Skip Navigation
Skip to Footer

Reflecting on a Webinar with a Disability Rights Icon

still from RespectAbility JDAIM webinar with Judy Heumann with Shelly Christensen and Judy smilingLate one Sunday night last October, my phone rang. I panicked because late night calls never bring good news.

“Who is calling so late?” I grumbled.

One glance at the screen and I had my answer. It was actually good news.

“Hi, Judy,” I said. “I’m so glad you called!”

A month earlier I texted Judy Heumann with an invitation to be the guest speaker on a webinar RespectAbility was doing for Jewish Disability Awareness, Acceptance, and Inclusion Month. I added that we wanted to feature her two recent books, “Being Heumann” and “Rolling Warrior” for the JDAIM Reads! Selections.

She texted immediately. “Of course, I am interested and thank you very much!”

We agreed to firm up the webinar date after the Jewish high holidays. I was thinking we’d schedule a call during weekday business hours and was about to do that when Judy called me that Sunday night.

We chatted for a few minutes. She asked how my job at RespectAbility was going and I asked her about “Being Heumann” and what was next for the franchise. A children’s book, she said, and a film!

Then Judy got down to business.

She launched into giving me the names, phone numbers and email addresses of her publisher, publicity group and her personal assistant. “Contact them and they’ll answer all of your questions,” she said. She followed with further instructions. “Don’t email me. I might not see it right away. Just send me a text and I’ll get back to you.” By this time I was frantically writing down every word Judy said so I wouldn’t forget the details. My hand was getting tired but I kept writing. We ended our conversation with me promising to contact all the people she named.

Before long, it was webinar day. We met on Zoom, making sure that everyone was ready. The number of participants kept growing as we began our conversation.

Judy talked about her parents, Ilse and Werner Heumann, German immigrants who arrived in the United States in the mid 1930s. Judy said, “They made the decision that they wanted my life to be the way they expected it would have been had I not had a disability. The challenges or discrimination that continued to occur, they didn’t know exactly how to deal with it. But as the years went by, you can see that my mom learned that if she didn’t speak up and out things weren’t going to happen, and they didn’t necessarily happen right away. And she also learned that there were other parents, when I finally got to go to school, that had similar goals and aspirations for their children. And so, you know, they were learning by doing. And we, as their kids, were learning by watching. And it was not a course where you have lesson one, two, three, and four, and got tested at the of every lesson to see what you had learned.”

Judy also spoke about the responsibility of religious communities to exemplify how the world can be.

“And as we know for many people, some people, religious community is very important and is an example of if we get it right in the religious community, if disabled people feel that the barriers are being removed, and that we’re being treated equitably, then it’s a great roadmap — an example for how the rest of society can move forward.”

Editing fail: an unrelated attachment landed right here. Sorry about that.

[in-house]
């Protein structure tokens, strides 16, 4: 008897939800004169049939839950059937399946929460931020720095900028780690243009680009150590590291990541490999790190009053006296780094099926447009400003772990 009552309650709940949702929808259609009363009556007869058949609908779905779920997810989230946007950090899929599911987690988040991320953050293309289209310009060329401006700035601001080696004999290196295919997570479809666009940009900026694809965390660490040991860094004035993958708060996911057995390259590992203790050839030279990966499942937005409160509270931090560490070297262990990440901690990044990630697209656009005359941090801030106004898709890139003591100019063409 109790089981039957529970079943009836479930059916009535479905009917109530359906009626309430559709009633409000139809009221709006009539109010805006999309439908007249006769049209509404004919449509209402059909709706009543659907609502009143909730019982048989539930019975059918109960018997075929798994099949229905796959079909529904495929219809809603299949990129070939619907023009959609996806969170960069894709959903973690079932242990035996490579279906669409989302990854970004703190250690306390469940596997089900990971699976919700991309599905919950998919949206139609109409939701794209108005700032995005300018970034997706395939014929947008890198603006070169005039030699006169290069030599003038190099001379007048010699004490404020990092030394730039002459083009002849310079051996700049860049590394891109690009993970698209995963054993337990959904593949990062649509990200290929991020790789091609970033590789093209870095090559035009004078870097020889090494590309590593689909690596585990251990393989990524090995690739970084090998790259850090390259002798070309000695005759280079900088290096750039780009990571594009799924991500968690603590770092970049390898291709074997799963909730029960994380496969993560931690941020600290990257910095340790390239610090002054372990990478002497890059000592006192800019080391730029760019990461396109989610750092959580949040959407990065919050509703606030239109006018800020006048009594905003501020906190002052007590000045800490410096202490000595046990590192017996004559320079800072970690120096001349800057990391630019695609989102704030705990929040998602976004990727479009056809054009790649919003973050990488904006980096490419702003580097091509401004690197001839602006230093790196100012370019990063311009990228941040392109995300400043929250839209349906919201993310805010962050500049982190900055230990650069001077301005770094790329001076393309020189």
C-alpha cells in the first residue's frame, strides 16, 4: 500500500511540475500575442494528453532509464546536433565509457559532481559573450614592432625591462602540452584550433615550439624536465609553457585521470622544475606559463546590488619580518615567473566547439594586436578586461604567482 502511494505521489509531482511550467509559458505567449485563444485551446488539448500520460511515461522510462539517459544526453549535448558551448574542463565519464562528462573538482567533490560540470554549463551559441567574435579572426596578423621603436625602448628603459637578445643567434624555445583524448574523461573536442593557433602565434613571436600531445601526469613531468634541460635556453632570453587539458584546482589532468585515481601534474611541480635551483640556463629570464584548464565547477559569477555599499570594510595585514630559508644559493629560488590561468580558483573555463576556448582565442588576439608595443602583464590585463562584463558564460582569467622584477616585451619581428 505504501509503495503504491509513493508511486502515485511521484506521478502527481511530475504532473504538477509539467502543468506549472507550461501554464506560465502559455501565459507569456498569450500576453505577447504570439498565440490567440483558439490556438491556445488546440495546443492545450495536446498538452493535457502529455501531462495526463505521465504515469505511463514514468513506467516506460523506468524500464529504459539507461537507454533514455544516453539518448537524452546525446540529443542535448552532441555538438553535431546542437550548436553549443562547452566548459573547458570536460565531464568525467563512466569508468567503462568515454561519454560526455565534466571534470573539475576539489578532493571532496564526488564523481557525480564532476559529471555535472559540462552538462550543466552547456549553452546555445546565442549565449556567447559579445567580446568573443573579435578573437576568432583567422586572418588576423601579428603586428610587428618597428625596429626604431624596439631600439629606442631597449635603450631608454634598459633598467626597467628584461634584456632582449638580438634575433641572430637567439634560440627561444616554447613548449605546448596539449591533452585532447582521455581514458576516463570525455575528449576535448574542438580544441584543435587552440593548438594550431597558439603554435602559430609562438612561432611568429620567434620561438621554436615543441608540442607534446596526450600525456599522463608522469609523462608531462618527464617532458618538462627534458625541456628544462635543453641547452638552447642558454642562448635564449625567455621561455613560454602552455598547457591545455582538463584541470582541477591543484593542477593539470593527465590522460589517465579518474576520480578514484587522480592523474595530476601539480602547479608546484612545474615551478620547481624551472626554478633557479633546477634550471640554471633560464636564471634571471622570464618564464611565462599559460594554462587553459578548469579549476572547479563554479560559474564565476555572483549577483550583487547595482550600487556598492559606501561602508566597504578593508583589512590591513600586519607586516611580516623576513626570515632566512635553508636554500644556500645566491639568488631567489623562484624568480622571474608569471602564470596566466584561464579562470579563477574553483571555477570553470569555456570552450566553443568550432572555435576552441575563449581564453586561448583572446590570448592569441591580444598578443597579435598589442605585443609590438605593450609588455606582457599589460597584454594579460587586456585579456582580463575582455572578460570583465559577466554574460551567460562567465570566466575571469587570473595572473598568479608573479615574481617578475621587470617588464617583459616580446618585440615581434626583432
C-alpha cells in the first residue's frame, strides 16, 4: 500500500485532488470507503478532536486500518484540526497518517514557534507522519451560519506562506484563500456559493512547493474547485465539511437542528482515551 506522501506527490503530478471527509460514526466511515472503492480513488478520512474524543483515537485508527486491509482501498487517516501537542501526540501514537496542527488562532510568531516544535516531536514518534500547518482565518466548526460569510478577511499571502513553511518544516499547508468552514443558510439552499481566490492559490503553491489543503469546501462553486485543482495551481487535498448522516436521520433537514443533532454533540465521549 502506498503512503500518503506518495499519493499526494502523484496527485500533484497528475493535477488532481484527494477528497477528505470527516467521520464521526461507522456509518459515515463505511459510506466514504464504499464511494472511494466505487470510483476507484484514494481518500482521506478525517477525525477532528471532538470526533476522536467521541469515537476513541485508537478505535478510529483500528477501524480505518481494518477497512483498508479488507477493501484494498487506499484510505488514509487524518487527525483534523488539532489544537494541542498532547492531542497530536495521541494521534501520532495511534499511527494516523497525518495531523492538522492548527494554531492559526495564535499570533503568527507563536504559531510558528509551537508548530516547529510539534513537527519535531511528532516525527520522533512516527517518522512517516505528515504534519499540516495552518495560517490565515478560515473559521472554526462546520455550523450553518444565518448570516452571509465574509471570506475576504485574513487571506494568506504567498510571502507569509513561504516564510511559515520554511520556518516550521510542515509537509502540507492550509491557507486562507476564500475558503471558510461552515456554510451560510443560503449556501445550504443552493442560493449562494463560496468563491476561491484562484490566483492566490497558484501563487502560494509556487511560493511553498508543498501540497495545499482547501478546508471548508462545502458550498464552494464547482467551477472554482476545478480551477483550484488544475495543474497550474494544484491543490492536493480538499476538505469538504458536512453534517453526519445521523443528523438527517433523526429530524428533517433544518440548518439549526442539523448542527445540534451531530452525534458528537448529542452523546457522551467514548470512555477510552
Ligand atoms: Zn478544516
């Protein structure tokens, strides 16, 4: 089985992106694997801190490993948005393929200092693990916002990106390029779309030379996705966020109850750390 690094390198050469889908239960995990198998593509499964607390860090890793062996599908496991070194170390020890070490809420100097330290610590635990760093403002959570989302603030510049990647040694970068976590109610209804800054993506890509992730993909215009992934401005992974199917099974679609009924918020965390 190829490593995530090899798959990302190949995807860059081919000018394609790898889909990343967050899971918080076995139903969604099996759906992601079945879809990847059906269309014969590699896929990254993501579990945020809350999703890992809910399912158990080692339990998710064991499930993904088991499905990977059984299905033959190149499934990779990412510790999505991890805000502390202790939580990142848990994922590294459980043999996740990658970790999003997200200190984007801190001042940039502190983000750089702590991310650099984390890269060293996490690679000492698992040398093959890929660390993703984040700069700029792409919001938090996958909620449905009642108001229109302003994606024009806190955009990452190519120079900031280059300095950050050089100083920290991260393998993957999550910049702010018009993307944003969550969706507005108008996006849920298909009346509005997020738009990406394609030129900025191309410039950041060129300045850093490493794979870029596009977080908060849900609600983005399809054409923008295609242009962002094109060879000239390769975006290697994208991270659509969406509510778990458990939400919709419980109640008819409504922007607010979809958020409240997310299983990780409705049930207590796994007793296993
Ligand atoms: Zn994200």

Judy read from her book, “Being Heumann,” near the end of our hour together. This passage is from the last chapter, “Our Story.”

“How can anyone know what their life would have been? I can only know that it was meant to be what it is. I am who I was meant to be. If you were to acquire a disability tomorrow, it will be a change, but I can tell you this: it wouldn’t have to be a tragedy. We are all human. Why do we see disability differently from any other aspect of being human? When I look back now, I see that one of the greatest aspects of the 504 sit-in was the way it united us. We weren’t focused on how we were different. We were focused on our common goal, our collective purpose. We look beyond how each person spoke and moved, how we thought and how we looked. We respected the humanity in each other. We stood for inclusiveness and community, for our love of equity and justice, and we won.”

Judy’s words take on profound meaning now. This is how she said goodbye to the webinar audience.

“I want to thank everybody for what you all do, and we all have to do it together. So I think leaving here, I love leaving these discussions and thinking about what I need to do more of, so I hope you can think of one or two things that are new or strengthening what you have been doing.”

Judy Heumann showed us the way. There will never be another leader like Judy. But within each of us, we have our own spark. We have a job to do. So long as there are people who want to belong, like anyone else, but are shut out because of inaccessible spaces, discriminating attitudes, and stigma, the memory of this remarkable leader will bless us on our own journeys.

Meet the Author

Shelly Christensen

Shelly Christensen is the Senior Director of Faith Inclusion and Belonging at RespectAbility.

1 comment… add one

Leave a Reply

Respect Ability - Fighting Stigmas. Advancing Opportunities.

Contact Us

Mailing Address:
43 Town & Country Drive
Suite 119-181
Fredericksburg, VA 22405

Office Number: 202-517-6272

Email: [email protected]

GuideStar Platinum

RespectAbility and The RespectAbility Report is a GuideStar Platinum Participant. GuideStar Platinum Participant Logo
© 2023 RespectAbility. All Rights Reserved. Site Design by Cool Gray Seven   |   Site Development by Web Symphonies   |      Sitemap

Back to Top

Translate »